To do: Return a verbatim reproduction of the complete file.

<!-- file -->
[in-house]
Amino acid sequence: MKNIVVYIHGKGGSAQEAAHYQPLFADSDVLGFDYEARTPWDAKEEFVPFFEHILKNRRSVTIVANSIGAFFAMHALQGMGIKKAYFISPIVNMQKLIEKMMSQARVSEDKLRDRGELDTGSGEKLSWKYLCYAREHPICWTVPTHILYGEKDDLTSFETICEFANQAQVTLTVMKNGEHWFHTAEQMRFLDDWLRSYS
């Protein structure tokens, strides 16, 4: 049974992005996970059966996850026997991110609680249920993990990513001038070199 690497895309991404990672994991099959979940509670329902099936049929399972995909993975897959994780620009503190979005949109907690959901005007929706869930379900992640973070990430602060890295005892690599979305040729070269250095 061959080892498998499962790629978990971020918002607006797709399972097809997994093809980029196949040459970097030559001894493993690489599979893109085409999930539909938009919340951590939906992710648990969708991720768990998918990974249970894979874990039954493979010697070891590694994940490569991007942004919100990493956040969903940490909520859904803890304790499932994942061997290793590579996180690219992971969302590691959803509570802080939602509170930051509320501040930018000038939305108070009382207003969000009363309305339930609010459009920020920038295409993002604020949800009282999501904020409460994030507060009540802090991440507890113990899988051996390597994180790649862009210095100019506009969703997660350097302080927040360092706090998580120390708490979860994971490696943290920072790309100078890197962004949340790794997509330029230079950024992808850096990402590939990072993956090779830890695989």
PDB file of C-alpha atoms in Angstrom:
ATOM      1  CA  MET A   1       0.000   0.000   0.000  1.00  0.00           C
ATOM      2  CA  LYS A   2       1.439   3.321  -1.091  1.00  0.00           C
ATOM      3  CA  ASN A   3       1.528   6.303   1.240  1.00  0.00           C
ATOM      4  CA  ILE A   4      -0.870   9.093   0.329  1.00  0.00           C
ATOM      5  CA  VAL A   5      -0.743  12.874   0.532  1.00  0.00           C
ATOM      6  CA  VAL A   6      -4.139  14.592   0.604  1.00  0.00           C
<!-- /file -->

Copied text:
[in-house]
Amino acid sequence: MKNIVVYIHGKGGSAQEAAHYQPLFADSDVLGFDYEARTPWDAKEEFVPFFEHILKNRRSVTIVANSIGAFFAMHALQGMGIKKAYFISPIVNMQKLIEKMMSQARVSEDKLRDRGELDTGSGEKLSWKYLCYAREHPICWTVPTHILYGEKDDLTSFETICEFANQAQVTLTVMKNGEHWFHTAEQMRFLDDWLRSYS
């Protein structure tokens, strides 16, 4: 049974992005996970059966996850026997991110609680249920993990990513001038070199 690497895309991404990672994991099959979940509670329902099936049929399972995909993975897959994780620009503190979005949109907690959901005007929706869930379900992640973070990430602060890295005892690599979305040729070269250095 061959080892498998499962790629978990971020918002607006797709399972097809997994093809980029196949040459970097030559001894493993690489599979893109085409999930539909938009919340951590939906992710648990969708991720768990998918990974249970894979874990039954493979010697070891590694994940490569991007942004919100990493956040969903940490909520859904803890304790499932994942061997290793590579996180690219992971969302590691959803509570802080939602509170930051509320501040930018000038939305108070009382207003969000009363309305339930609010459009920020920038295409993002604020949800009282999501904020409460994030507060009540802090991440507890113990899988051996390597994180790649862009210095100019506009969703997660350097302080927040360092706090998580120390708490979860994971490696943290920072790309100078890197962004949340790794997509330029230079950024992808850096990402590939990072993956090779830890695989």
PDB file of C-alpha atoms in Angstrom:
ATOM      1  CA  MET A   1       0.000   0.000   0.000  1.00  0.00           C
ATOM      2  CA  LYS A   2       1.439   3.321  -1.091  1.00  0.00           C
ATOM      3  CA  ASN A   3       1.528   6.303   1.240  1.00  0.00           C
ATOM      4  CA  ILE A   4      -0.870   9.093   0.329  1.00  0.00           C
ATOM      5  CA  VAL A   5      -0.743  12.874   0.532  1.00  0.00           C
ATOM      6  CA  VAL A   6      -4.139  14.592   0.604  1.00  0.00           C